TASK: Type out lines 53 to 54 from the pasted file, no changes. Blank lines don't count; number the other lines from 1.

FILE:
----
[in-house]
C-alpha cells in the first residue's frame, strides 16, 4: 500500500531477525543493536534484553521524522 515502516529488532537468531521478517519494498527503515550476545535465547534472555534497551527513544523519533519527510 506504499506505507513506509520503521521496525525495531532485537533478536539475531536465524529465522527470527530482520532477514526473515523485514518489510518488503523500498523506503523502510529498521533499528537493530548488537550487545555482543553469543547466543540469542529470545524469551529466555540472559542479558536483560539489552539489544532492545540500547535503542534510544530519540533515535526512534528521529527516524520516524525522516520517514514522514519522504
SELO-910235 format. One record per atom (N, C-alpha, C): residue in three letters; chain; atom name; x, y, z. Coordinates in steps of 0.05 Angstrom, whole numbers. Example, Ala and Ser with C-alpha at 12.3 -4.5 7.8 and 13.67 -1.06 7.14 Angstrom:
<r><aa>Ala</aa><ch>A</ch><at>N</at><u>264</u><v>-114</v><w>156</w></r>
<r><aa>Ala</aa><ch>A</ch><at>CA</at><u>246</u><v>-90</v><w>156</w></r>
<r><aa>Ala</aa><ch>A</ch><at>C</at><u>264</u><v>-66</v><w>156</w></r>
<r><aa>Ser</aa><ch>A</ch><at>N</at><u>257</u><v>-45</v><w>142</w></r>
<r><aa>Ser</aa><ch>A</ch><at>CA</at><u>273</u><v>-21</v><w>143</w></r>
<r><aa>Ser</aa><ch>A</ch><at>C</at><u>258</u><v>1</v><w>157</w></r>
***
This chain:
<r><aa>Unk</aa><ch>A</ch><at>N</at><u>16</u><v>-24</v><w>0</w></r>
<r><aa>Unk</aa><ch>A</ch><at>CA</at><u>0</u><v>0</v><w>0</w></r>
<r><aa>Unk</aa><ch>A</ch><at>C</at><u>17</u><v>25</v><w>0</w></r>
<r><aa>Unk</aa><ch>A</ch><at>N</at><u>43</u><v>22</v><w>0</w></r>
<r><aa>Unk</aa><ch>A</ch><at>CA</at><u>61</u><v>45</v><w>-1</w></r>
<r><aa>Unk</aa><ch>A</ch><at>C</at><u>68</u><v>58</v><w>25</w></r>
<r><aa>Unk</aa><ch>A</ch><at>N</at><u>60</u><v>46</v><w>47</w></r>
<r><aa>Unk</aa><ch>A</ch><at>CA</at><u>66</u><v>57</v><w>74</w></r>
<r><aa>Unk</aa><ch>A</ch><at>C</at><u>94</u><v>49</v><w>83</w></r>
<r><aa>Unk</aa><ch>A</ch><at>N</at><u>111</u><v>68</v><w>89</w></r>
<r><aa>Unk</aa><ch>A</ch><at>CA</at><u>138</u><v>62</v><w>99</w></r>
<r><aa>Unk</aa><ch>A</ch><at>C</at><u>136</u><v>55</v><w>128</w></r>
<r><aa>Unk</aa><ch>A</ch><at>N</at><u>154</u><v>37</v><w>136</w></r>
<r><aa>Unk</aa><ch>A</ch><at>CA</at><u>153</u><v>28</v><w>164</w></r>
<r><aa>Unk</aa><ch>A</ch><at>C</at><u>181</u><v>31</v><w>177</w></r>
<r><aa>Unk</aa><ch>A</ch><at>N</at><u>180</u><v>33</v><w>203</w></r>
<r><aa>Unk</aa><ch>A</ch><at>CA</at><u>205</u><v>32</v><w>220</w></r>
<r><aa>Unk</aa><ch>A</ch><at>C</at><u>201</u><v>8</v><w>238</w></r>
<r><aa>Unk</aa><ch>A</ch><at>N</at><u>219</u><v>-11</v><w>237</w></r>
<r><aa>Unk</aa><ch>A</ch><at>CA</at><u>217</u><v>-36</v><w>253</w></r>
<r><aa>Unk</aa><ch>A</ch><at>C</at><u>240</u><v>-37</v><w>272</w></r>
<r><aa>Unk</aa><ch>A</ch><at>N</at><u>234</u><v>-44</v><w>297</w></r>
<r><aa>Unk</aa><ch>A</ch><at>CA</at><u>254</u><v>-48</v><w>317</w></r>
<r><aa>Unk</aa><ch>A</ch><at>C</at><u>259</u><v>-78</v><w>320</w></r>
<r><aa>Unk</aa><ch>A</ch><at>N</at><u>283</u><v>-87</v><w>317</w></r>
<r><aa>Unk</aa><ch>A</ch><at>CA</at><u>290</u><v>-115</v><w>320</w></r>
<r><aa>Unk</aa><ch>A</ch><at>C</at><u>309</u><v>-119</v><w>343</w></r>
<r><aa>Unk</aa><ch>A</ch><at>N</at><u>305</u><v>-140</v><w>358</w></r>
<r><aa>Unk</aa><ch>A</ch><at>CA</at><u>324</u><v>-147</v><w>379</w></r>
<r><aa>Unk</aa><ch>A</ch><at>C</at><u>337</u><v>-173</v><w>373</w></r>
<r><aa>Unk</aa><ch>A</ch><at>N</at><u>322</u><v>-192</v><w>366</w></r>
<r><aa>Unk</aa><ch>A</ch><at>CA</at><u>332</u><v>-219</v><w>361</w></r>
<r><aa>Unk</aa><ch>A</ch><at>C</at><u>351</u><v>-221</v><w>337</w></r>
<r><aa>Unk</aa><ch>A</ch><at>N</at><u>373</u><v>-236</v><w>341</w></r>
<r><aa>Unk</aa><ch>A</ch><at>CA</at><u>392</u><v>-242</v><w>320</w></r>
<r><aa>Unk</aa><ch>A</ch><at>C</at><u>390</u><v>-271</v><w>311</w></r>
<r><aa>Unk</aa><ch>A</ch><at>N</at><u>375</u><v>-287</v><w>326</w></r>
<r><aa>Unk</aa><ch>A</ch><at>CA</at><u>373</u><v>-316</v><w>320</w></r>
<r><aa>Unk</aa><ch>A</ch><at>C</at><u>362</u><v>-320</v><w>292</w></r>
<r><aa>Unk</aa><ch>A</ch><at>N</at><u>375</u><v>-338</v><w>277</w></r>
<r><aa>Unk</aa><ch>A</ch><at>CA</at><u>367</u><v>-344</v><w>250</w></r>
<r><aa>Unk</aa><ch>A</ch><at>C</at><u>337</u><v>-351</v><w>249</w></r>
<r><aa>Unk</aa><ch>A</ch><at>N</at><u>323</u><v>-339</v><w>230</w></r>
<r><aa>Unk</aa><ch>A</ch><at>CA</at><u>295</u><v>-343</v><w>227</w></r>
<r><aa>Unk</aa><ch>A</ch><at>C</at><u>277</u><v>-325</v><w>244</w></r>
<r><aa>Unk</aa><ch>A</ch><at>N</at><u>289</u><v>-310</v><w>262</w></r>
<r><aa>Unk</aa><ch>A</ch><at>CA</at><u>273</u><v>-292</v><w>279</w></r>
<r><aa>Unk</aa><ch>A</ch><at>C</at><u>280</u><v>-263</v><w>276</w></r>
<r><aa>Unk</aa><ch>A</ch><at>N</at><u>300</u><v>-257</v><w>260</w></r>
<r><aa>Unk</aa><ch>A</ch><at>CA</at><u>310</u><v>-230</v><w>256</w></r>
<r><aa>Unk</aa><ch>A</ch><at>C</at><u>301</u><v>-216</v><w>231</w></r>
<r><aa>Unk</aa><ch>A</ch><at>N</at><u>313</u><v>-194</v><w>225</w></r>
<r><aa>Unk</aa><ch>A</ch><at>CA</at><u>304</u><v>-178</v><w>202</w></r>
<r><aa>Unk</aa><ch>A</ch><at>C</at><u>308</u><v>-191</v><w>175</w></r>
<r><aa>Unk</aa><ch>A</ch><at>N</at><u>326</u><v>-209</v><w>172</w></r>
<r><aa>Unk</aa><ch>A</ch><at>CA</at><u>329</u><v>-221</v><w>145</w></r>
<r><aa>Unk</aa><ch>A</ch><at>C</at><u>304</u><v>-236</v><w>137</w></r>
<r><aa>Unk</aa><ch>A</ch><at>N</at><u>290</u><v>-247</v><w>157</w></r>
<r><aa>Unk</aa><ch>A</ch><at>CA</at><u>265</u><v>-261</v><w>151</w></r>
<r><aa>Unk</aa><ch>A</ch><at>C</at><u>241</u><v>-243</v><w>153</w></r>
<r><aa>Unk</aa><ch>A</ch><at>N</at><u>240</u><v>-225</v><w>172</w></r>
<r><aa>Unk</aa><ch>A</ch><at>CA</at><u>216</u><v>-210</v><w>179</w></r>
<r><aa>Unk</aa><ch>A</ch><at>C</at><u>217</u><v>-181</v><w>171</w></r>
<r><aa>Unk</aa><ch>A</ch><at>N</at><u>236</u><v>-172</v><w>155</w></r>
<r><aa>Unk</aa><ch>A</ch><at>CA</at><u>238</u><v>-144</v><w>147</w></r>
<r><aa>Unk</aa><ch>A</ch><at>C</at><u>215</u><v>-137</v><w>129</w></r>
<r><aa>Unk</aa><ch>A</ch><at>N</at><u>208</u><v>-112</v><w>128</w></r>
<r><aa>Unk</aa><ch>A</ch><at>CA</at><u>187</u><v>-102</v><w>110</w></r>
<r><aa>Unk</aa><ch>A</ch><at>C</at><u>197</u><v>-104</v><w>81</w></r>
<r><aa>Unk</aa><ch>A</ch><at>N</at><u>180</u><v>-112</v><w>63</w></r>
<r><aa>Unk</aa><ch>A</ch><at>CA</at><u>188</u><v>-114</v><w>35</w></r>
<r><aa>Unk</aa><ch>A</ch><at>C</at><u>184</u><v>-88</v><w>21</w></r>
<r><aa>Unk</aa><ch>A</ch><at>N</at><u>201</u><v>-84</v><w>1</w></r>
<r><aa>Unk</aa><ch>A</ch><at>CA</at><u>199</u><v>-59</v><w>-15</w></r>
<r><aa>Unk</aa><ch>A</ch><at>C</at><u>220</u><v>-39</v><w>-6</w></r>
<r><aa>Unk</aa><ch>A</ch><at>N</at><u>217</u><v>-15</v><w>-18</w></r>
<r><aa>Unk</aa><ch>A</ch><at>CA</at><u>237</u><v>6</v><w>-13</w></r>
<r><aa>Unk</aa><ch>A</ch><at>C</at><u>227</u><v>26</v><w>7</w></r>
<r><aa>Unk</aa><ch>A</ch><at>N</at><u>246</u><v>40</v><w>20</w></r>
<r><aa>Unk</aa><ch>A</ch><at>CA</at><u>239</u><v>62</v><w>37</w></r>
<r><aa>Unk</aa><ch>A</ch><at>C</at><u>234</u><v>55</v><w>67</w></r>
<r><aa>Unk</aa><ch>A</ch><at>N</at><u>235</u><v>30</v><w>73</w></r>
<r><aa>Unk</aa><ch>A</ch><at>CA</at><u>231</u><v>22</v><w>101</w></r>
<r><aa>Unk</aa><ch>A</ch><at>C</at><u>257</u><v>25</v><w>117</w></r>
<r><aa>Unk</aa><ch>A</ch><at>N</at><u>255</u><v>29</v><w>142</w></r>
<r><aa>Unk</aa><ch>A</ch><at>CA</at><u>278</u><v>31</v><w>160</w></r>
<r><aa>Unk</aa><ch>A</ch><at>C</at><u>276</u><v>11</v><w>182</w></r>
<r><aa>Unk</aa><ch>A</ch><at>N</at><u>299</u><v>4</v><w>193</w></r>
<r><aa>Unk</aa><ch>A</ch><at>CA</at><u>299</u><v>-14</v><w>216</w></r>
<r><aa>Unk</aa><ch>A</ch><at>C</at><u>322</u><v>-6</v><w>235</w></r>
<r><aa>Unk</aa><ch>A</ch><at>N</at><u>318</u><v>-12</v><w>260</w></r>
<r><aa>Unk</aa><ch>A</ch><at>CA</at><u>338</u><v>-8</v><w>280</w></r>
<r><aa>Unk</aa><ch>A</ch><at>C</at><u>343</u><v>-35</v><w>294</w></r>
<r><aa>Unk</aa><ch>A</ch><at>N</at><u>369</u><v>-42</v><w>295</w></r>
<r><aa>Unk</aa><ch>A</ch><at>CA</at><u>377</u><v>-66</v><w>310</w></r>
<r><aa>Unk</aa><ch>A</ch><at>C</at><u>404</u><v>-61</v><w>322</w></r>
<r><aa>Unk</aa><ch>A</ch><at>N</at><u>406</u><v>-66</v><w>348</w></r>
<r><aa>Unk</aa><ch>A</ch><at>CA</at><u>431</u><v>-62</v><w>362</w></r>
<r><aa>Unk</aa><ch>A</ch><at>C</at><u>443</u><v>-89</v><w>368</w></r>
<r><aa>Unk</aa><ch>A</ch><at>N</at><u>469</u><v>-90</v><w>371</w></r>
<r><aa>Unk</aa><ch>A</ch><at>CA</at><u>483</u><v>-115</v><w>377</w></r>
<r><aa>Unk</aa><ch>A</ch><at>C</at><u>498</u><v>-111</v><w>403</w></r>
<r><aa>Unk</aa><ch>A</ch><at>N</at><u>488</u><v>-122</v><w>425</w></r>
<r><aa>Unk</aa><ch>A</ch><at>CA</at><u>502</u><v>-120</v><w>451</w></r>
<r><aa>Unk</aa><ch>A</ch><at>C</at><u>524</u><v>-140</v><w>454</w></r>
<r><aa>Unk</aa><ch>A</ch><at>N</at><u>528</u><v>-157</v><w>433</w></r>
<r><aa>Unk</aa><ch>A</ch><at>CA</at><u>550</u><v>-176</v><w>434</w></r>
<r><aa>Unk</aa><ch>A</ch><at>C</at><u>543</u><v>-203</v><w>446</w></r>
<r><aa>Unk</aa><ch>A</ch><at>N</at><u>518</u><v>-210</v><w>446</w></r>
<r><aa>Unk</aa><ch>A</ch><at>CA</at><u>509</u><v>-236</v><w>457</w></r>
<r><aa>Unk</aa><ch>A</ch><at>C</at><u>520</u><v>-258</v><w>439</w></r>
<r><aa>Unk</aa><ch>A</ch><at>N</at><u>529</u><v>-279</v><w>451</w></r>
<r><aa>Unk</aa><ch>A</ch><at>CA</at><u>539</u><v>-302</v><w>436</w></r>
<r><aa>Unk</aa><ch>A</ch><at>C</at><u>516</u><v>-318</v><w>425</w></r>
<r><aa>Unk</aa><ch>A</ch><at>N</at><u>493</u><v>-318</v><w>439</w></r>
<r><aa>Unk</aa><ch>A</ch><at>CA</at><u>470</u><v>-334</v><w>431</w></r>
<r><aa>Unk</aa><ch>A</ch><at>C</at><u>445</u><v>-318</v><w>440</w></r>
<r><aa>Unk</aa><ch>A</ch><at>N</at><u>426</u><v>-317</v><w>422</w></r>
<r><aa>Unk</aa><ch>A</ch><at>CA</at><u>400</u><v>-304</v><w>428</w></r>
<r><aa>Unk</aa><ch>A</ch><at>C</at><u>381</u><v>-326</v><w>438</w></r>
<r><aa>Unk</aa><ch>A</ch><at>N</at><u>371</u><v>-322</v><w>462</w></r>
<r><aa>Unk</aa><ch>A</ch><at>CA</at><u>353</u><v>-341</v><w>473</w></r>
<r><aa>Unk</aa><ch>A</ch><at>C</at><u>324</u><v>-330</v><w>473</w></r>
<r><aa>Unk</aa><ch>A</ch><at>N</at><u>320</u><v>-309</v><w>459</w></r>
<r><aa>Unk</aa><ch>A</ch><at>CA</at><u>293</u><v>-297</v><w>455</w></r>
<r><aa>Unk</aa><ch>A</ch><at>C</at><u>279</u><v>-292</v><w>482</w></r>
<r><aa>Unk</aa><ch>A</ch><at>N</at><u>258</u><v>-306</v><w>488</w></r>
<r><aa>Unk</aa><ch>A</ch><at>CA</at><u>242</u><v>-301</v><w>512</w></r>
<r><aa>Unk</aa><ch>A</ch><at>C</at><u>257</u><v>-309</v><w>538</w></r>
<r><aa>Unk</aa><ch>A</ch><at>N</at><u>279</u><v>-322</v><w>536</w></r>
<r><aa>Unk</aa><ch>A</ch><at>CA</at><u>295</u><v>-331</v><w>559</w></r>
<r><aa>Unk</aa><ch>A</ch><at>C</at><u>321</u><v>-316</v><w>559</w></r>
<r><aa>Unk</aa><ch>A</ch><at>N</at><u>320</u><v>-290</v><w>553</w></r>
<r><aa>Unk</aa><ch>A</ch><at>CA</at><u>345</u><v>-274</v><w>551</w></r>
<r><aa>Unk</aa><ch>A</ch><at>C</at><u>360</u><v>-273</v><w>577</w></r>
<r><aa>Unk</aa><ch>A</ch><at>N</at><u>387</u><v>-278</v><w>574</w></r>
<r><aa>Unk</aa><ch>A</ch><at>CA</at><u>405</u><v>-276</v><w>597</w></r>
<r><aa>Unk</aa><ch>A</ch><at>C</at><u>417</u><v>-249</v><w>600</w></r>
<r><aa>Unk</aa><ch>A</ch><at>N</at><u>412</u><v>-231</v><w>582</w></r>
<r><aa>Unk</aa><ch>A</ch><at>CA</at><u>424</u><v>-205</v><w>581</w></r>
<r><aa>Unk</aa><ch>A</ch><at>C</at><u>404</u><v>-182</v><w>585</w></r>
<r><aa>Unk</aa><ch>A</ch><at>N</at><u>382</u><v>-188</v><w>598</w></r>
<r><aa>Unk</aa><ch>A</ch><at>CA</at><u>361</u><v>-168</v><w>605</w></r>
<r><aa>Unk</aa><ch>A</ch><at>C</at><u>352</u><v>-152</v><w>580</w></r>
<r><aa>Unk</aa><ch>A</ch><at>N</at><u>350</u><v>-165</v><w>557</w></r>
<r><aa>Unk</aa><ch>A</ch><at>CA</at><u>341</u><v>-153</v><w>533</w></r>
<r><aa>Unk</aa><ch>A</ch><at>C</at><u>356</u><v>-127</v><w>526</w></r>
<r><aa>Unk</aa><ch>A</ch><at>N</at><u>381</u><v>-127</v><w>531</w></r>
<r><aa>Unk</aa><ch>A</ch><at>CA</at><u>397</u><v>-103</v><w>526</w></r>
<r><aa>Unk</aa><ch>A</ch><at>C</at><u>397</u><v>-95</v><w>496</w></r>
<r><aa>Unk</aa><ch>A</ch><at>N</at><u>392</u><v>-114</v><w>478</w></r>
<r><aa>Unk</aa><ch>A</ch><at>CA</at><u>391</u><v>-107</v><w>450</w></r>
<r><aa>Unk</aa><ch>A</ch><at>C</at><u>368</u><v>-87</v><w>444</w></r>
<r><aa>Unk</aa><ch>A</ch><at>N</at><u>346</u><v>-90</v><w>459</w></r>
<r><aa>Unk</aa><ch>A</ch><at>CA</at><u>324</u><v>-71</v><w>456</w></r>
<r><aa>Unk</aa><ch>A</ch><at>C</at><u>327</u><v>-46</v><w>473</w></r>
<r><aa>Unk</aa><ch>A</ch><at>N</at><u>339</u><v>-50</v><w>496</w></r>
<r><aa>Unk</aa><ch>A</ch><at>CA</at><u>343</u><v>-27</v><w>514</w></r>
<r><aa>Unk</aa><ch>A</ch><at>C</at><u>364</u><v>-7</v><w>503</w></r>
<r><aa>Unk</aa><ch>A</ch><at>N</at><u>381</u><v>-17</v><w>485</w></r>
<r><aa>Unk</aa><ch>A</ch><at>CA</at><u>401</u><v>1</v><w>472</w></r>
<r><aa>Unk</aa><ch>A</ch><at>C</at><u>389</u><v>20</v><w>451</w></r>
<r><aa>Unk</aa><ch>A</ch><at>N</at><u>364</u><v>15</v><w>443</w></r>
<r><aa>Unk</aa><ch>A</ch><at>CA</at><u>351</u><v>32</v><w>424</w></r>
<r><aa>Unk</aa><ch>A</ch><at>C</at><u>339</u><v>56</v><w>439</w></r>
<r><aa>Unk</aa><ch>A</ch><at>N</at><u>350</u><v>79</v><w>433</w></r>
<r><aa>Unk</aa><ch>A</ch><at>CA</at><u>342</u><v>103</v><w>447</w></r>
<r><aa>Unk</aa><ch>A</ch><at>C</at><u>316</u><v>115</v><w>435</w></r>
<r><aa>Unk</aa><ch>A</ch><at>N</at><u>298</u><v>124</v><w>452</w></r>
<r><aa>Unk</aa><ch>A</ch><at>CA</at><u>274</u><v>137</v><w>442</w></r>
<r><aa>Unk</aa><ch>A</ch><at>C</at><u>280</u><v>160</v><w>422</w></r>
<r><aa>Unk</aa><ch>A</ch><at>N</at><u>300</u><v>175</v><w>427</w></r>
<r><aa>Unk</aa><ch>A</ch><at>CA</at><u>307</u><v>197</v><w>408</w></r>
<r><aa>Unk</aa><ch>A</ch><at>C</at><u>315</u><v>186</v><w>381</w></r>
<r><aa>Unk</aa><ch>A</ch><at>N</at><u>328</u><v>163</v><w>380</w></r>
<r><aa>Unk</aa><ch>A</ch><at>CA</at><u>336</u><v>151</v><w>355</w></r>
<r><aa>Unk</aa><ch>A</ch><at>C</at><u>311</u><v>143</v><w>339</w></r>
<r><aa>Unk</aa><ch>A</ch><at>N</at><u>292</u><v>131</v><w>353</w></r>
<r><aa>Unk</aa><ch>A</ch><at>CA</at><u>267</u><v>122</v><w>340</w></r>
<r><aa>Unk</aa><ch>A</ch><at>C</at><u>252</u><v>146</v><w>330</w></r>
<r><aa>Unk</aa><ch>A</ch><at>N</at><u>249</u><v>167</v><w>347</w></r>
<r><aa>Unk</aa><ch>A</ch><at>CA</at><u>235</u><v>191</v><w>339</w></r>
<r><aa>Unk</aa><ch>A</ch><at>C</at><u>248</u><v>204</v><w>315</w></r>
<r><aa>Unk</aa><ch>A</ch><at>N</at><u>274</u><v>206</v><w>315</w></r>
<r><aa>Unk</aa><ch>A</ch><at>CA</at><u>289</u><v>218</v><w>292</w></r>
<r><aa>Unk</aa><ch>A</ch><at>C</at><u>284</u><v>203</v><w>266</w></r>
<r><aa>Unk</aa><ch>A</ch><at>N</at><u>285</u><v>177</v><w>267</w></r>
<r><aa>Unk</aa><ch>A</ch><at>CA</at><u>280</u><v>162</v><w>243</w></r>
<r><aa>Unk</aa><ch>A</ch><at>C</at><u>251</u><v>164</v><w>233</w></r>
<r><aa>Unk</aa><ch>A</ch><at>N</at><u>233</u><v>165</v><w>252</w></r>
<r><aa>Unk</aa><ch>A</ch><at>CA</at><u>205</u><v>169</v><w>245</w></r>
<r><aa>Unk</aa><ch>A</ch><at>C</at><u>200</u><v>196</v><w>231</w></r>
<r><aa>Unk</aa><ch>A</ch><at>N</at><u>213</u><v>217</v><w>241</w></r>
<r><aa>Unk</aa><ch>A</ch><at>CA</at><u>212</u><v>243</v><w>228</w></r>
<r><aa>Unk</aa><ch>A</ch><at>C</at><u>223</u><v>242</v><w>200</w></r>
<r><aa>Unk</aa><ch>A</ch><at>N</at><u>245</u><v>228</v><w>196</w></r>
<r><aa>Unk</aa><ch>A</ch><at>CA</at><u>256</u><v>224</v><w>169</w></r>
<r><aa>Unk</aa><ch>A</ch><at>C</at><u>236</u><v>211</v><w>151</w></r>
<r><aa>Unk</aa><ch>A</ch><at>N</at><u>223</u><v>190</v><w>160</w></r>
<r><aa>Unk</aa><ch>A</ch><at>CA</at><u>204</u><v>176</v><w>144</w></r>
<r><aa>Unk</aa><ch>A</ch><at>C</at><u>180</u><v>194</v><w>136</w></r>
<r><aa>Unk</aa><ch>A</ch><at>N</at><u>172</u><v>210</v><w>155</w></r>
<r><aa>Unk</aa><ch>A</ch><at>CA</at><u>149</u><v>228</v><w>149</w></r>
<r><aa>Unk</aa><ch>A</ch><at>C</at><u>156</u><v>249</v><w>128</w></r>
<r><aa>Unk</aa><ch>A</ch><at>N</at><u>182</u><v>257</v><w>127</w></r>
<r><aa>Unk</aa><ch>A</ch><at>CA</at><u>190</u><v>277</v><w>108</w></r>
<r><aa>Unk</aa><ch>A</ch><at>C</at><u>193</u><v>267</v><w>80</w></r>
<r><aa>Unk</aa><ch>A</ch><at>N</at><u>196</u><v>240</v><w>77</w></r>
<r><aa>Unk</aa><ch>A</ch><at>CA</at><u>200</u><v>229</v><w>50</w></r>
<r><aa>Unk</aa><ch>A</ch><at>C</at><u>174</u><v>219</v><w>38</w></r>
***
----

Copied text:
<r><aa>Unk</aa><ch>A</ch><at>C</at><u>337</u><v>-351</v><w>249</w></r>
<r><aa>Unk</aa><ch>A</ch><at>N</at><u>323</u><v>-339</v><w>230</w></r>